Shortly after Ben was allegedly raped, depression and drug abuse made their appearance in his life. In early March 2004, the young man turned up at a pre-season training session slurring his words, after downing six beers and multiple Valium tablets. Later that evening he fronted up to the club's board and told the group he had been raped.
Former Warrandyte Football Club president Phil Treeby says the club's management looked into the incident immediately. He says they spoke to a number of witnesses who confirmed Ben's version of events. Although Mr Treeby said the policeman would not speak to the club about the allegation, a decision was made by the club's committee to ban him.
Yet despite this action, Ben said he was facing pressure to keep quiet about what had happened from some of his teammates. One player suggested that Ben was masturbating on the night (which Ben denies) or that "if you go to the police that is what people are going to say." Another dismissed Ben's terrible nightmares about being raped by denying it, saying: "you weren't raped – maybe you're just gay".
It was Ben's parents who finally called the police. The matter was investigated by the Ethical Standards Department because the alleged offender was a serving police officer.
Rape charges were laid in 2005, but the policeman was acquitted when he stood trial in 2006. Retired Victoria Police detective Chris Gawne investigated the case and says the jury at the trial did not accept that there was sufficient evidence "beyond reasonable doubt" to convicted the alleged offender.
"It is difficult to get a conviction against a serving police officer. Apart from whatever evidence issues there may be ...there is an added issue that juries are reluctant to convict a serving police office," he says. "The community don't want to think that a police officer would do such a thing, that they would commit a criminal offence."
The former Ethical Standards Department detective says that in his experience it is always difficult to get sufficient evidence in a sexual assault investigation and there are often confusing issues around consent.
"But this case was completely different," he says. "Consent was never an issue, it was a matter of whether the complainant was mistaken about penetration taking place."
The alleged offender, who remains in the force, did not respond to The Sunday Age's opportunity to comment.
In 2008,a Victims of Crime Assistance Tribunal - where rulings are determind by a magistrate, not a jury - concluded that Ben had been a victim of the "criminal act" of sexual penetration of a person on October 4, 2003. They awarded him $16,600.
Jill Duncan from a Centre Against Sexual Assault says male rape "really rocks people's souls".
"When the people who have done that are known and trusted and you might have looked up to them, there's a huge betrayal of ordinary human values."
Male sexual assault expert Sarah Crome says men who had been sexually assaulted as adults tend to experience similar effects as female survivors, including psychiatric disorders and relationship and behavioural problems.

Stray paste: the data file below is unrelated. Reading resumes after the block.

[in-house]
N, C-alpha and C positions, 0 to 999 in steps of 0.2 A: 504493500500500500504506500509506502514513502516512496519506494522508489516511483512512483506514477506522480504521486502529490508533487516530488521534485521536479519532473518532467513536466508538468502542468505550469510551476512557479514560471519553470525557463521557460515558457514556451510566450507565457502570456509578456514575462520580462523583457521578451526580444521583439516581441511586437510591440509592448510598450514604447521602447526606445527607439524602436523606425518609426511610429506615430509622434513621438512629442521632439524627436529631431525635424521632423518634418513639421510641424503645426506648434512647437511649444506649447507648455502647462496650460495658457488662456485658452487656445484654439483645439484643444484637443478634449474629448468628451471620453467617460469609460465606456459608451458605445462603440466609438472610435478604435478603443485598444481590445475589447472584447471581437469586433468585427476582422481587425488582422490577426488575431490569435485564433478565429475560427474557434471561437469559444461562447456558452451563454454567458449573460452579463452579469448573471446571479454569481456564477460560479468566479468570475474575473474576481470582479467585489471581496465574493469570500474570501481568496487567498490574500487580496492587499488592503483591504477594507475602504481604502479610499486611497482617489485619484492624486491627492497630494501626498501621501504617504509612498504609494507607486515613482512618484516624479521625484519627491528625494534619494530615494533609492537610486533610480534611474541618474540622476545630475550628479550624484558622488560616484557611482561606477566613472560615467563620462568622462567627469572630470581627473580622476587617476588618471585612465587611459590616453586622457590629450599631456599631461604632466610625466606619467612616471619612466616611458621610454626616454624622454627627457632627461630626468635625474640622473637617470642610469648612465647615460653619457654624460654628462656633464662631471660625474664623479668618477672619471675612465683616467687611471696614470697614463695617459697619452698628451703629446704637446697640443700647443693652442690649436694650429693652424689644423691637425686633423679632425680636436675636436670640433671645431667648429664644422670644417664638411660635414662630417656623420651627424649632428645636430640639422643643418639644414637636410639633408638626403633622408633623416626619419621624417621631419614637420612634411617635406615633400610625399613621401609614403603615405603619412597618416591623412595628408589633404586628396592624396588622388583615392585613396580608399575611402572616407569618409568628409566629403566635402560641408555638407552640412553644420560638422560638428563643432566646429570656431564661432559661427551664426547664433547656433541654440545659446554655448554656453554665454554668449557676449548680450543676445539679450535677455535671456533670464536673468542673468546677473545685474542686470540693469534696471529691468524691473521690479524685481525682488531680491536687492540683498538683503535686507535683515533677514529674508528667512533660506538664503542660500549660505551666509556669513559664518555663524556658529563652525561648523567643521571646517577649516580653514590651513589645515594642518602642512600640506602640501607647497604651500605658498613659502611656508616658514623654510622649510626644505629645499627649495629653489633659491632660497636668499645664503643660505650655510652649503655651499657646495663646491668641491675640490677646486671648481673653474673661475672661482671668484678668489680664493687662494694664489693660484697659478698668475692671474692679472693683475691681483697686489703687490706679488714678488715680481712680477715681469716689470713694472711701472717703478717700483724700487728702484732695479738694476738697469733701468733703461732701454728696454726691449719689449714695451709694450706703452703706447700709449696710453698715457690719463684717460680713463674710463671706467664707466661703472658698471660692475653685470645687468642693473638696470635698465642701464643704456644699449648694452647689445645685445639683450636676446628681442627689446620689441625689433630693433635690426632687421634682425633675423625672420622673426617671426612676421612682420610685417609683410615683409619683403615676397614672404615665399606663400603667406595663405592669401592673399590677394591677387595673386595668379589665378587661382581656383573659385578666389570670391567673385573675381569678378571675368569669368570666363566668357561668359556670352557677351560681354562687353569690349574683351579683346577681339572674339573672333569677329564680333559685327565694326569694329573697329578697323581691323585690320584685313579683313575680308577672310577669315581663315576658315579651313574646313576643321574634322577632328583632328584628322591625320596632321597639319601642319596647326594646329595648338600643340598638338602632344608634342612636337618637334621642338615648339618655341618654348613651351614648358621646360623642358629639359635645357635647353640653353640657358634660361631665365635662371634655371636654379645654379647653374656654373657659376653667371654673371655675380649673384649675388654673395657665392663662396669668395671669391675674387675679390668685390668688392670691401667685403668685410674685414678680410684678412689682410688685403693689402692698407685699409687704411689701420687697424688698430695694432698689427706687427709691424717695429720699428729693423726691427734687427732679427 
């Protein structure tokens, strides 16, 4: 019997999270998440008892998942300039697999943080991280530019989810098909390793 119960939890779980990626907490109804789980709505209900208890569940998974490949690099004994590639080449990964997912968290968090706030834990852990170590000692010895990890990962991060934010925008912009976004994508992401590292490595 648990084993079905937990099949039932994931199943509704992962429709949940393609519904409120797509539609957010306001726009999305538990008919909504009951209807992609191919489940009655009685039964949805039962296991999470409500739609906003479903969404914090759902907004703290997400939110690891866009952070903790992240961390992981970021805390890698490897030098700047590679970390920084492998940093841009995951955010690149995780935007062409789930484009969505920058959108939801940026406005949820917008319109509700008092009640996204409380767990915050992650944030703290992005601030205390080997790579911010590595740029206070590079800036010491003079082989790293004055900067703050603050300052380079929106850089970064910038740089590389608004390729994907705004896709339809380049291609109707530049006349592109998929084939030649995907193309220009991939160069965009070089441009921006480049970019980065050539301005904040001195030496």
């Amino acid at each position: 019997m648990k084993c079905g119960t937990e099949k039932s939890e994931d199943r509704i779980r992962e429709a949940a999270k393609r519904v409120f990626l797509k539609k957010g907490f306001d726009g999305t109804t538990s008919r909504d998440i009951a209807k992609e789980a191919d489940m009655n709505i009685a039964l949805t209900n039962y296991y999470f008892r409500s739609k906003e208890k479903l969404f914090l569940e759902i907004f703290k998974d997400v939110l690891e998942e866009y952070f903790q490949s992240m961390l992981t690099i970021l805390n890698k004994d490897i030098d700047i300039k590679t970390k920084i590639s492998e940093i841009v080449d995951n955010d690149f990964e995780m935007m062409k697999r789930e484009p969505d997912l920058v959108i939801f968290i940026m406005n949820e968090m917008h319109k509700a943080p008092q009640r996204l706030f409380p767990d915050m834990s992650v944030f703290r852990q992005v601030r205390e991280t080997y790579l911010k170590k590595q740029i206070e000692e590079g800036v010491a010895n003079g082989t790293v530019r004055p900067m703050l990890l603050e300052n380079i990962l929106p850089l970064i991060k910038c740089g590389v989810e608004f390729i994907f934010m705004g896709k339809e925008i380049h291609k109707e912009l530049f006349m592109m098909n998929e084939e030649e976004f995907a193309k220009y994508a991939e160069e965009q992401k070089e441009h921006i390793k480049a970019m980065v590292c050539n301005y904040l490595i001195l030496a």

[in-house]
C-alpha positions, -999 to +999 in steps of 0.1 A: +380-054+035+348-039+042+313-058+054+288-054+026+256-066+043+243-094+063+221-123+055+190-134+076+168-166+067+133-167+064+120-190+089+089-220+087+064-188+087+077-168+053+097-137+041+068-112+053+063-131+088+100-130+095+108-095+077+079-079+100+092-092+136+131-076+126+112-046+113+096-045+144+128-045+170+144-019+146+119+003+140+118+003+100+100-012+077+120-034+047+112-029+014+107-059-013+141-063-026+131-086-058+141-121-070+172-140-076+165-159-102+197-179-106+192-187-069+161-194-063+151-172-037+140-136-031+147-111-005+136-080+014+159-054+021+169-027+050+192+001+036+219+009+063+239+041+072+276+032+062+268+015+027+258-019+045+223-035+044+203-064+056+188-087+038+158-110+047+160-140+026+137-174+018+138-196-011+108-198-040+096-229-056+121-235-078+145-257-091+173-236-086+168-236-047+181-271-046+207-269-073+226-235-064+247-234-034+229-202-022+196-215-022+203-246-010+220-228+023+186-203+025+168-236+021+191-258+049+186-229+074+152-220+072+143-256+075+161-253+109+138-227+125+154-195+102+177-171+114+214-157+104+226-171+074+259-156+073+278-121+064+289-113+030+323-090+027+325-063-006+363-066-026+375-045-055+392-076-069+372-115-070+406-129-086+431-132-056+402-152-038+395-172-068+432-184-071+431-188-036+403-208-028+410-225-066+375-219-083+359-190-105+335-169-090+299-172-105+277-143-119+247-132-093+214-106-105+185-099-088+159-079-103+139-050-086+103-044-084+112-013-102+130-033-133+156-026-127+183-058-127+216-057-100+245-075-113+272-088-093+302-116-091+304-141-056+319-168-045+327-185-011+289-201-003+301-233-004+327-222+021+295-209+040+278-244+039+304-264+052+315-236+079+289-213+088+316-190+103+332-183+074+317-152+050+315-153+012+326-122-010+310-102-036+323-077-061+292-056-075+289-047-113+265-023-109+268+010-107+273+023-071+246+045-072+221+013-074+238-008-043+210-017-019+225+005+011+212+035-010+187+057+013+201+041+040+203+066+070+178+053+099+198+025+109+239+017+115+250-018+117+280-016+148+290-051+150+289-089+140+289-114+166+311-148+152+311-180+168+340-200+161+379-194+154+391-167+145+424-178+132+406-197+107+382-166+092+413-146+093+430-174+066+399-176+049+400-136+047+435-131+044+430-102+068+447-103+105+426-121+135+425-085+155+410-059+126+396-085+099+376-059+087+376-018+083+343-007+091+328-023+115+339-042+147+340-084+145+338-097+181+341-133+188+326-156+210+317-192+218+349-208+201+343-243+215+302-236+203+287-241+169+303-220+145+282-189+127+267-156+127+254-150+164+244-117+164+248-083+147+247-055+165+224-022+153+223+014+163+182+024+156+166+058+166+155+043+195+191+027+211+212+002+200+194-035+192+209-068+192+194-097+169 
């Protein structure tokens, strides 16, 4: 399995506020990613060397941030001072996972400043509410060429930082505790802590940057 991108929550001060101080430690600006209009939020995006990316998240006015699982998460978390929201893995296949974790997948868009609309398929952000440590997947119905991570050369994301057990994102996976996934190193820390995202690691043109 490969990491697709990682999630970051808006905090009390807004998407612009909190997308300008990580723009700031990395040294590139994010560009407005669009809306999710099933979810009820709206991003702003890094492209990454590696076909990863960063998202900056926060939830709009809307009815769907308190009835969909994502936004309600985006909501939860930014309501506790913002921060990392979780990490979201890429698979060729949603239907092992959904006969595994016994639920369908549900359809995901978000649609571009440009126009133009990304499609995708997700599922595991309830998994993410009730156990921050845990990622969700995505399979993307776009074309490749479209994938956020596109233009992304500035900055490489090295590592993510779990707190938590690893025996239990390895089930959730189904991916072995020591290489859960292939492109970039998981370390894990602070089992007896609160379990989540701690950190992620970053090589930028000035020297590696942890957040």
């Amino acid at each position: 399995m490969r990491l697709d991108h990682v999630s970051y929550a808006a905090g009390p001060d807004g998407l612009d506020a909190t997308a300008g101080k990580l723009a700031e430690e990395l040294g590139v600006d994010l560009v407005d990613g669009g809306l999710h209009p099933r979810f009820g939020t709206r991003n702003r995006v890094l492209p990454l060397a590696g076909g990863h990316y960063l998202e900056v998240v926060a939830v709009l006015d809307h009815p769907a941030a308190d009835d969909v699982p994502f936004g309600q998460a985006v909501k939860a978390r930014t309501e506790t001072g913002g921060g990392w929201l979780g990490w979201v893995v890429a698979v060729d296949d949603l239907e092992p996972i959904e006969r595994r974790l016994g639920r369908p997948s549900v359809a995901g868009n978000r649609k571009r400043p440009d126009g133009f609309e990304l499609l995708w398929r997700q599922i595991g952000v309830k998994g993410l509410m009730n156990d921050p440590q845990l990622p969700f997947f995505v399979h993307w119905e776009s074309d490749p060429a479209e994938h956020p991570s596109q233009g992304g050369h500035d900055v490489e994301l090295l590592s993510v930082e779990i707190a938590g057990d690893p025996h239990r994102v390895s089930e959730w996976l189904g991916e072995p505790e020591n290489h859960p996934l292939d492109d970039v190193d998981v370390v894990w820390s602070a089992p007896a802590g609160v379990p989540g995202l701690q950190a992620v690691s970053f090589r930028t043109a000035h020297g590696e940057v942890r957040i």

"Self harming and compulsive behaviour including self-mutilation, reckless behaviour like driving dangerously, drug and alcohol abuse and work addiction are widespread complaints. Suicidal thoughts and suicide attempts are not uncommon," she says.
Dr Flood said men who had been sexually abused in hazing rituals were also likely to be dealing with some distinct troubles. "Being assaulted by peers as part of behaviour that is semi-public and condoned would add to the trauma and distress of the experience," he said.
Eleven years after his alleged assault, Ben is outwardly doing well. He has bought a second home, finished university, begun a professional career and, more recently, became engaged. But internally, he often struggles with depression.
There was the day he drove up an outback road, with a rope in the back of his ute and sat under a tree and contemplated his future.
"I have had a suicide attempt on pills, before throwing my fingers down my throat, and then sat listening to [my fiance] weep while speaking to the poisons information line," he says.
Ben says he has also stitched his own arms up after self harming.
Former players at Warrandyte Football Club who have spoken to The Age have mixed views over whether the club culture at the time could have contributed to the alleged rape of a young man.
The club president at the time denies the incident was linked to the culture of the group, but says unsavoury personalities were no longer tolerated at Warrandyte. .
"He wouldn't find friends at our club as it is today," Mr Treeby said.
He said what happened to Ben was extra impetus for the club to approach AFL Victoria for access to respect and responsibility training, commencing the program in 2011.
"Do the guys do stupid things sometimes?" he said. "While someone might have too much to drink or someone might get a tattoo with poor spelling, we've gone on quite a journey since then with the other players."
This year a group of footballers in the same suburban league were fined and ordered to do community service after it emerged they ran naked around the oval as self-punishment for losing a game of indoor Olympics.
Eastern Football League chief executive Phil Murton said a group of 10 to 15 adult East Burwood Rams players had made a "spur-of-the-moment decision" to run a lap of the ground in "various states of undress."
"The players chose the penalty and participated voluntarily, while some chose not to do so," Mr Murton said
Dr Foster said sporting leagues should have a "zero tolerance" towards demeaning behaviour, because by accepting hazing and other humiliating pranks, there was a danger serious crimes could be committed.
"When you start to step towards any process when you're demeaning of someone else, if you're using force, you've started on this path," he said.
"Someone might take the extra step."
Ben said he had experienced the worst of what can happen when men made a sport of humiliating their mates.
"What I do understand is that breeds of culture of 'What's next? What's next?'."
"That's the reason I wanted to tell my story. Bad acts breed worse acts – and this act affected me greatly and still does."
Need assistance? Contact the 24-hour Sexual Assault Crisis Line on 1800 806 292 or 1800 737 732.